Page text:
In Geometry this year, I wanted to write a few more problems to have kids practice with angles of regular polygons… so as I was coming up with a few problems, I realized they had a nice theme to them.
“Which polygons fit together snugly? Which don’t?”
[02 Snug Angles download][Note: There is a typo on #6… It refers to problem 2d, but it should refer to problem 2c]
I made this the day before the class I was going to teach it. But I wanted to have a hands-on “playful” component to this. I asked teachers in my school if they had regular polygon tiles with the same side length… I got a set which included triangles, squares, and hexagons. No pentagons, no heptagons, no nonagons, no decagons, nada.
Of course these tiles were probably produced for lower school kids precisely because they fit together “snugly” at a vertex. But no “play” could really happen if sometimes things didn’t fit nicely together. So — for future reference — I asked on twitter to my math peeps if anyone knew where I could buy regular polygon tiles of all sorts. No links were forthcoming. Sigh.
In class, I expected #1 to be challenging. I wanted students to come up with a reason they had found all the possible regular polygons (of one kind) that fit snugly together. It was nice to see students reason through it, and when we came together as a class, we had a few different cogent explanations. Some involved calculating all possible factors of 360. Some involved recognizing that the more sides you have in a polygon, the fewer of them can fit together “snugly” at a vertex (and the minimum number of polygons that can fit at a vertex is 3).
Although I was expecting #2c to be challenging, I didn’t realize how challenging it would be. I thought I had built a scaffold with the previous problem so it wouldn’t be too hard. What turned out to be the problem? The fact that a regular 7-gon had a non-integer interior angle value. Kids didn’t know that could happen, and that really threw them. Also: setting up the equation was challenging, because kids were confusing “the sum of the interior angles in a regular n-gon” with “the measure of one interior angle in a regular n-gon” (a calculation they had never been formally taught, and were supposed to figure out themselves during this exercise).
I’d say only about half the groups could deal with 2c without any help.
However, all groups ended up being successful. And I just graded their assessments on polygonal angles, and almost every single student got the problem that was similiar to 2c!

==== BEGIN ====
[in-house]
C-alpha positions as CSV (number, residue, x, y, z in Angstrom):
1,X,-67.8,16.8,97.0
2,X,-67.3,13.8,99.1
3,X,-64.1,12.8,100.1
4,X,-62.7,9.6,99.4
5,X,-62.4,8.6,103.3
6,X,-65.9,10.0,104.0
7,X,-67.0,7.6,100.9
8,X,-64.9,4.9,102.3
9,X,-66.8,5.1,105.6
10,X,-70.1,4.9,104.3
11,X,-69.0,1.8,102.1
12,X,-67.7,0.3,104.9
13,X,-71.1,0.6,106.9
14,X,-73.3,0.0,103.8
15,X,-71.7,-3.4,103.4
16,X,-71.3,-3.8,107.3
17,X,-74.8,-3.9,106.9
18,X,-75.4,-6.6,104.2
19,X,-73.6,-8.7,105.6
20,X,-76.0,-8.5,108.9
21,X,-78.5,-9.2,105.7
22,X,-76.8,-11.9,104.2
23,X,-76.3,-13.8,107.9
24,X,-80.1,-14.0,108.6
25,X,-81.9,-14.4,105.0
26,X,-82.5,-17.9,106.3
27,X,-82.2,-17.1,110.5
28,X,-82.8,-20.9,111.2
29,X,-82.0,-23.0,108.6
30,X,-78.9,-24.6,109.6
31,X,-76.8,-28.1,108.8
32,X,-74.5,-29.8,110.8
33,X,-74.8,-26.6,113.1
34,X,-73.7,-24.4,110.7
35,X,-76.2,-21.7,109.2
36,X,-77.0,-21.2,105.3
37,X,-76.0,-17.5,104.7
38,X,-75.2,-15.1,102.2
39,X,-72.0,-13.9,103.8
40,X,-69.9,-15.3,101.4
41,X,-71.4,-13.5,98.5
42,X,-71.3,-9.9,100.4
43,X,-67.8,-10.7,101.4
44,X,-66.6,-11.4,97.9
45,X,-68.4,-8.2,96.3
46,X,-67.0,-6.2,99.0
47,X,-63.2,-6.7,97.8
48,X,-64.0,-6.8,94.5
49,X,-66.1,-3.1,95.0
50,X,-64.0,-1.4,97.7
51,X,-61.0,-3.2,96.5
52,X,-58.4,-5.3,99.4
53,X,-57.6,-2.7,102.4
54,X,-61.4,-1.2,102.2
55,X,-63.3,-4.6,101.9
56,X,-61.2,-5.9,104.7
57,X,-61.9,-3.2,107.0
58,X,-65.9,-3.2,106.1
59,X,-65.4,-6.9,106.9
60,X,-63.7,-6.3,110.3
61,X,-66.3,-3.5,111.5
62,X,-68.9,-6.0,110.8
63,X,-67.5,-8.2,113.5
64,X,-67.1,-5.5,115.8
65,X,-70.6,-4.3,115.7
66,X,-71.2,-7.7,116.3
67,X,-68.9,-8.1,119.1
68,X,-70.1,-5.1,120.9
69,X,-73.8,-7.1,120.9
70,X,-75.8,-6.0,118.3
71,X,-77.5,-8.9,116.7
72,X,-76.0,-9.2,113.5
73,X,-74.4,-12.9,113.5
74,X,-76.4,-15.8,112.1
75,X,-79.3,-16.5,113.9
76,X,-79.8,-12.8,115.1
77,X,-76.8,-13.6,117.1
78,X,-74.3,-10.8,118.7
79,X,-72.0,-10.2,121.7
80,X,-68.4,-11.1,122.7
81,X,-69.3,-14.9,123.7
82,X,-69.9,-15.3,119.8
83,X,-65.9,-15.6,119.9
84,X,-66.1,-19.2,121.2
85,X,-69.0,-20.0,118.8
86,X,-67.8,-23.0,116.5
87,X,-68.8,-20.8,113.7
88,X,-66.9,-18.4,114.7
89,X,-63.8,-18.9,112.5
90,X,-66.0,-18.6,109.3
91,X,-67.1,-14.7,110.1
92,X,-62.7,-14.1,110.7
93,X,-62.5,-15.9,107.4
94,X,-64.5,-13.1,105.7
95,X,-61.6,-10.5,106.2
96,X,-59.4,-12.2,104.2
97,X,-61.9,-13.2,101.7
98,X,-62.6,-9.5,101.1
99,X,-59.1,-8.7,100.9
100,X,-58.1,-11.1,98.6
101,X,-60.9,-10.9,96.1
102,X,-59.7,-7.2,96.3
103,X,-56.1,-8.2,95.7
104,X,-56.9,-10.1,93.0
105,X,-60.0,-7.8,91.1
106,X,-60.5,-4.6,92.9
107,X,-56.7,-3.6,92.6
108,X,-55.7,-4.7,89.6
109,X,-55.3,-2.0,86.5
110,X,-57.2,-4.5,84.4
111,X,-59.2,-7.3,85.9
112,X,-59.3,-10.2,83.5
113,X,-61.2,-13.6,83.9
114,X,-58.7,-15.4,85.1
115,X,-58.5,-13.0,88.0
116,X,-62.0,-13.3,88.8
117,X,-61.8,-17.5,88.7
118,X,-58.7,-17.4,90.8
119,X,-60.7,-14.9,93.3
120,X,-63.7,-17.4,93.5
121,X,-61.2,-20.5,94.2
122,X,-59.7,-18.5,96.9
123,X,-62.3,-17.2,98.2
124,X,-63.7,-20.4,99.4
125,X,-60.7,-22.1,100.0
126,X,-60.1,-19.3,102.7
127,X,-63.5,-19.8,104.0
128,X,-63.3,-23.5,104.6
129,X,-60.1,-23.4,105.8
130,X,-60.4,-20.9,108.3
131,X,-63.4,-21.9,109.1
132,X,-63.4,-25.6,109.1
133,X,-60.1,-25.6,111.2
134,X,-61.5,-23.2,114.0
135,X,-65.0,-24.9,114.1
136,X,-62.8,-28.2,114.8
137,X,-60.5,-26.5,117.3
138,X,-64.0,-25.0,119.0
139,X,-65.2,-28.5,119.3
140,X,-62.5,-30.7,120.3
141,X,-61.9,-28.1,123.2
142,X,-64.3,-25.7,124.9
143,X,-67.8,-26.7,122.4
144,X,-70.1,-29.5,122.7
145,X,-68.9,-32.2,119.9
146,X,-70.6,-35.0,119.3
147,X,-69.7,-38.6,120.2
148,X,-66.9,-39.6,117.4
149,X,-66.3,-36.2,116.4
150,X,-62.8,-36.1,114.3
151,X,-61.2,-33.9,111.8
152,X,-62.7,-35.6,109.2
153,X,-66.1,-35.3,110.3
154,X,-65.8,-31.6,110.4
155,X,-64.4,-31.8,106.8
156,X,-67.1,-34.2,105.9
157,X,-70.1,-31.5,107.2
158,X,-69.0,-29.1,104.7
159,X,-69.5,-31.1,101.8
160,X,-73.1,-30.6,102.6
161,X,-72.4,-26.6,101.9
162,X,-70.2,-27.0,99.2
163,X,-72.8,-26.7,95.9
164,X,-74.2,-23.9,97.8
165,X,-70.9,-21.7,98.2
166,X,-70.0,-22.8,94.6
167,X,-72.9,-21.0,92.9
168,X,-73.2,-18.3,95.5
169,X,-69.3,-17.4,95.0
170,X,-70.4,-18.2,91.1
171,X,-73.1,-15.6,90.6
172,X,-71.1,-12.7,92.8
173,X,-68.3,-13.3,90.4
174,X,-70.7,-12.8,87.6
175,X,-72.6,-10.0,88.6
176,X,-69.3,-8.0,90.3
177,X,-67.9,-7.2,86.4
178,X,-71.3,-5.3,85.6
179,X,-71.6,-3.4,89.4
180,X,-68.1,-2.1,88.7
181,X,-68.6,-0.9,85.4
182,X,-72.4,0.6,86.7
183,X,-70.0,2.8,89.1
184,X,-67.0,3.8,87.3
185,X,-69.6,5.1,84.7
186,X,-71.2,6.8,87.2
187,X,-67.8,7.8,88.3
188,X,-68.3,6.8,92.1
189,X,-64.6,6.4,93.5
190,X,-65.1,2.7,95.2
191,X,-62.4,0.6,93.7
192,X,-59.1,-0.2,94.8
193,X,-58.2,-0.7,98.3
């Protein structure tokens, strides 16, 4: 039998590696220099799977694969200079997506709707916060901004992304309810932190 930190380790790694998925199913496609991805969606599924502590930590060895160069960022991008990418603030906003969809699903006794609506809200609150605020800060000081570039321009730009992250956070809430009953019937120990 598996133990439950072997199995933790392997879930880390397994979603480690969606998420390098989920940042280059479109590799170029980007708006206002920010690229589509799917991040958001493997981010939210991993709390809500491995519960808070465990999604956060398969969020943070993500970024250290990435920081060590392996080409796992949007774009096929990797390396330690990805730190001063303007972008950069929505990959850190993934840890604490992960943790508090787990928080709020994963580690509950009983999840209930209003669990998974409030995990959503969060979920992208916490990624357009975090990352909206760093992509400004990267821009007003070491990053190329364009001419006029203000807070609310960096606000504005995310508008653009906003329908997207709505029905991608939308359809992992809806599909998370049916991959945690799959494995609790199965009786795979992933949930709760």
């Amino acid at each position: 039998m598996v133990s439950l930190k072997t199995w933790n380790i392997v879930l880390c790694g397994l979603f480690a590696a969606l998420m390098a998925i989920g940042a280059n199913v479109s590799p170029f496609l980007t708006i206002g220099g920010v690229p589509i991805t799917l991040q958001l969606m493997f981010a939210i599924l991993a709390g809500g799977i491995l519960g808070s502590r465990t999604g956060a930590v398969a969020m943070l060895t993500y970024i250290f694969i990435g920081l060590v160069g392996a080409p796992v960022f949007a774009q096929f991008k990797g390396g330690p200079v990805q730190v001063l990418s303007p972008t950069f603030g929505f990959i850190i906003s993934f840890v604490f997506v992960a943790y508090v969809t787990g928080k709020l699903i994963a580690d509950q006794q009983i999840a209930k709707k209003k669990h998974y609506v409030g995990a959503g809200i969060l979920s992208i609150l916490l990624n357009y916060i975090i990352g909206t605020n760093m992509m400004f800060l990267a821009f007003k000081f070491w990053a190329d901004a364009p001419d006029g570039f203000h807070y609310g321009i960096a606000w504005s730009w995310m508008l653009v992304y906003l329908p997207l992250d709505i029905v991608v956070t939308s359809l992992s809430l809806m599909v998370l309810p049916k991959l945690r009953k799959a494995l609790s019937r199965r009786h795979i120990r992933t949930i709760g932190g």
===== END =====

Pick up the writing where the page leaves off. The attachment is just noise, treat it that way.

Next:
The very last question asks students to discover as many possible combinations of regular polygons that could fit together snugly at a vertex. I assigned this as a nightly work problem — and the next day, students came in with lots of great combinations. Unfortunately, I didn’t do anything with this. I should have — but I felt pressed for time.
We could have talked about why 6 polygons were the maximum number that could fit together, or 3 polygons were the minimum number that could fit together. That could reduce our searching! Then I could have asked how people approached the task. Guess and check? Geogebra? Is there a systematic way they could have approached this problem — if they had infinite time and patience — that they could guarantee they had found all possible combinations? Do all combinations need at least one 3, one 4, one 5, or one 6?
Or we could have spent some more time looking at all possible combinations. Some kids noticed — after looking at the comprehensive list I threw on the board after they finished sharing their values with me — that many of the values had common factors: so 3, 7, 42 is one crazy combination that works. And both 3 and 7 are factors of 42. What else could we find?
What I’m trying to say is: the last question was kind of a dumb question to put on the sheet without having a good way to debrief it, and a meaningful conclusion we could have gotten from it. Sigh.
Okay, on to the exciting part. I said I asked on twitter if anyone had a site to buy these tiles. No responses. BUT Christopher Danielson then asked what I was looking for. Kate Nowak jumped on the bandwagon and brainstormed what a teacher might want, ideally. Yesterday, I came home from school and had a box waiting for me. In it: